Family-centered care evolves as more and more collaboration occurs

As two perspectives come together, the quality of care improves

Institutions that are working to make the delivery of health care patient- and family-centered know it can't be done without full participation of the people they serve.

"The richness of having families involved in helping us improve our system is that they are not like us, they don't think like us and they understand things we don't," says Stephen Muething, associate director of clinical services in general and community pediatrics at Cincinnati (OH) Children's Hospital Medical Center.

The mindset at the health care facility had been that parents would be frightened if given all the medical information about their child or they would not understand. However, input from families has changed that philosophy and resulted in information sharing. Health care providers at Cincinnati Children's Hospital now believe when families are given information, better outcomes from the child usually result, says Muething.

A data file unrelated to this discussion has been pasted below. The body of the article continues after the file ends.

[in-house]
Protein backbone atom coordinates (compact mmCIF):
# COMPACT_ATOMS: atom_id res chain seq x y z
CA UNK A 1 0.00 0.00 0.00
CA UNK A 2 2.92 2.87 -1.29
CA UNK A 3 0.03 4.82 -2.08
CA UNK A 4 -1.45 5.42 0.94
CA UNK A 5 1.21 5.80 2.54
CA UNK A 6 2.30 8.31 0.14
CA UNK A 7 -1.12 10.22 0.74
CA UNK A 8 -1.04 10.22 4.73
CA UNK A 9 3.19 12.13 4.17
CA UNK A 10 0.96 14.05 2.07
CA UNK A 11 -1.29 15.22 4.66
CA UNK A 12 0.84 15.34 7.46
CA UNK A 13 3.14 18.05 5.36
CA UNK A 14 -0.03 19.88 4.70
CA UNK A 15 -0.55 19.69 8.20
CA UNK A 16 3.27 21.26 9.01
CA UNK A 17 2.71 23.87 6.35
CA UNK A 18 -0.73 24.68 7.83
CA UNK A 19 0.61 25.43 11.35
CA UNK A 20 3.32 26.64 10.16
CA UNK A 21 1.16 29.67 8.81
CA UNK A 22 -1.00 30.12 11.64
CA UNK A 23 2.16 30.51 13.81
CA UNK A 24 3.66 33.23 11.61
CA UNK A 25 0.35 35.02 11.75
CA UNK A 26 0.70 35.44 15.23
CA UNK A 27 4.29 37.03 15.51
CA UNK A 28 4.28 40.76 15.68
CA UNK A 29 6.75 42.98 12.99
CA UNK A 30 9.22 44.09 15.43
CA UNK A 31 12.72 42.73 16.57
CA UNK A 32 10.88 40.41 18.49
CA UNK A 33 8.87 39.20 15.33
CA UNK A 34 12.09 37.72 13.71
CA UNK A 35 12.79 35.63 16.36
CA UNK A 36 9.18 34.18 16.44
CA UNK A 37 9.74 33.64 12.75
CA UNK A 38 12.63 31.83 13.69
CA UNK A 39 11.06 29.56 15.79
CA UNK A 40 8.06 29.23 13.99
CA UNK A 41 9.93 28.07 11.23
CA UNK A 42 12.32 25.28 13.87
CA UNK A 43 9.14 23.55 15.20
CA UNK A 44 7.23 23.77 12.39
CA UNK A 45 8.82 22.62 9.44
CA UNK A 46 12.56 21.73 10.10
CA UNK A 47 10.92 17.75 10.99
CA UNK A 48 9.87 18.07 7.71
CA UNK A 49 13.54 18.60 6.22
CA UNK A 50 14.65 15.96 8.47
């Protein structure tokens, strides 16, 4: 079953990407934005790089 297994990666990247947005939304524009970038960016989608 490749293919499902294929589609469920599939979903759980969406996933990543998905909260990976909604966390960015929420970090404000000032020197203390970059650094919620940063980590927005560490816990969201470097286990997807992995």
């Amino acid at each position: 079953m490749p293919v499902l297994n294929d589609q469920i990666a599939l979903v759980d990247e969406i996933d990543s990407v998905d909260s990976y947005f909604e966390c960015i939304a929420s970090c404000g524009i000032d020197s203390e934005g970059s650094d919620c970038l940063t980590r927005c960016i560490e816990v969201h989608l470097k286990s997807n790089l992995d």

The charts in the hospital are open to families and there is a place for parents who have children with complex conditions, such as a liver transplant or cystic fibrosis, to document their observations. Also, these families are given password-protected access to a secure portal with their child's medical records that they can access following discharge. If a child is rushed to an emergency department in a distant city, parents can log on to the system and provide the attending physician with all the child's reports and X-rays.

To implement family-centered care, there must be openness to changing the culture. It is changing the way people think and behave and that is complex and takes awhile, says Muething. "The simple idea is that families should be involved in everything about their care," he adds.